Foundational clinical skills used: Paraphrasing, using client’s language, curiosity.
Foundational clinical skills that could have been added: Open-ended questions, relational questions, reframing to context.
The right column with revised or additional responses. Record what you could have said in this column, such as “You said your father gave you the talk. How did your parents decide who would do it? How much information did you get about names for body parts? How was the talk influenced by your family’s religious identity?”
The process of transcription is to allows you to reflect and think about your statements and the responses from a process level. Did you gather the information you thought you would from the questions? Did your client appear comfortable and willing to answer the questions? If not, what do you think you could have done differently? If you did create an environment of comfort and safety, how did you do this? Questions and statements can always be delivered differently; thinking about alternative ways of asking expands your awareness of the process.
Part 3: Self-of-the-Therapist Reflection of the Interview Process
This may have been the first time you have discussed issues of sexuality and gender with anyone and it might have been a challenging as well as an interesting experience. It is critical as therapists that we process the impact of our clinical interactions and be curious about the meanings and feelings that we become aware of. Ignoring these could interfere with our effectiveness as clinicians. Watch the recording of your interview and observe your facial expressions, tone of voice, and pace throughout the interview—as the clinician and as the client. What do you notice? Think about how you approached the assignment and perhaps talked with others about the questions you were to ask and be asked. What was that like? How did you feel after the session? What stood out to you from the interview? With this in mind, write a minimum four-page reflection and be sure to include the following points:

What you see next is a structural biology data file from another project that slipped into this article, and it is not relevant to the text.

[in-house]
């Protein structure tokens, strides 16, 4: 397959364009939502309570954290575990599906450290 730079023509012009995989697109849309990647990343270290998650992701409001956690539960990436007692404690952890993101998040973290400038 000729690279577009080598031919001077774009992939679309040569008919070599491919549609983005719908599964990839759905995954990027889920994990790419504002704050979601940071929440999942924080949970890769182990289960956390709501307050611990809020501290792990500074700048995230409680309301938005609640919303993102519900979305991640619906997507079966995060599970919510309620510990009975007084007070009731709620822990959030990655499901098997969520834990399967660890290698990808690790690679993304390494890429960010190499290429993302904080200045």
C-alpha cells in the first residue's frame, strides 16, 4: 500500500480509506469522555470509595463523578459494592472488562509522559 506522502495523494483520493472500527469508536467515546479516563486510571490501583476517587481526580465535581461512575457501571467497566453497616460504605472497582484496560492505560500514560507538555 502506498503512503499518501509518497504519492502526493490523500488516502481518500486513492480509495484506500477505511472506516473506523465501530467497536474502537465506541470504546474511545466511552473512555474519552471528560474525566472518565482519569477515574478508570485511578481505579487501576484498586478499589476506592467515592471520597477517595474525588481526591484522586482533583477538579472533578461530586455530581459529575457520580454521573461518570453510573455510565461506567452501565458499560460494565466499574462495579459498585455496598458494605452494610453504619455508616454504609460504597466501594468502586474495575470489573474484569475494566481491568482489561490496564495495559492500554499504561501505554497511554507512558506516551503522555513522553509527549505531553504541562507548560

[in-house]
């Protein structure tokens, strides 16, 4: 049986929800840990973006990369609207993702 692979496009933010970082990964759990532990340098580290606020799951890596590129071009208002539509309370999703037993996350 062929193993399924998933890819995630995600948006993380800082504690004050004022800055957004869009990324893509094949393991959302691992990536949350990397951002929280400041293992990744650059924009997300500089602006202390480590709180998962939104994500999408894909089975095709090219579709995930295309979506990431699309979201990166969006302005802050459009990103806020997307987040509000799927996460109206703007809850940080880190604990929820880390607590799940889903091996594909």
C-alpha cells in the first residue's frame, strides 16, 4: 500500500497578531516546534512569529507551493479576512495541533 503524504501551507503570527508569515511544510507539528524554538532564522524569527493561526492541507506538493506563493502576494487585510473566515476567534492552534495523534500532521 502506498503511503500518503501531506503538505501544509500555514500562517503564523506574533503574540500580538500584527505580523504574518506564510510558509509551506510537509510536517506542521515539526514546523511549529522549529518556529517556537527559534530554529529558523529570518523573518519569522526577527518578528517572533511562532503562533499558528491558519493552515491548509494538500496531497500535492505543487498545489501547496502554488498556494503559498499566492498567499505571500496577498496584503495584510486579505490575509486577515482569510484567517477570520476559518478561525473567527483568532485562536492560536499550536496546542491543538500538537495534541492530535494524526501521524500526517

Consider how this assignment has impacted you personally and how your personal beliefs and values impacted the assignment, as the interviewer and as the interviewee. What was most comfortable for you? What was least comfortable? What surprised you? What insights did you have as a result of participation?
In what areas do you generally experience discomfort or bias related to sexuality and gender issues? How do you typically respond to sexual values and practices outside your comfort zone when they arise in your family, your friendships, popular culture, or other settings? How do your personal beliefs, values, and attitudes influence your approach to topics of sex and gender? “I have no biases” is not a sufficient response for this section.
Create a plan for addressing your areas of discomfort or bias and improve responses to therapy interactions that trigger such biases.
Written communication: Written communication is free of errors that detract from the overall message.
APA formatting: Resources and citations are formatted according to current APA style and formatting.
Length of paper: Use the Transcription Form for Part 2 of your assignment. Your reflection for Part 3 should be a minimum of 5 typed, double-spaced content pages (plus title and reference pages).
A number of resources: Use a minimum of 3 scholarly resources. Textbooks are not considered scholarly references in this context.
Font and font-size: Times New Roman, 12 points.
Psychology Research paper Assignment on Sexual History Interview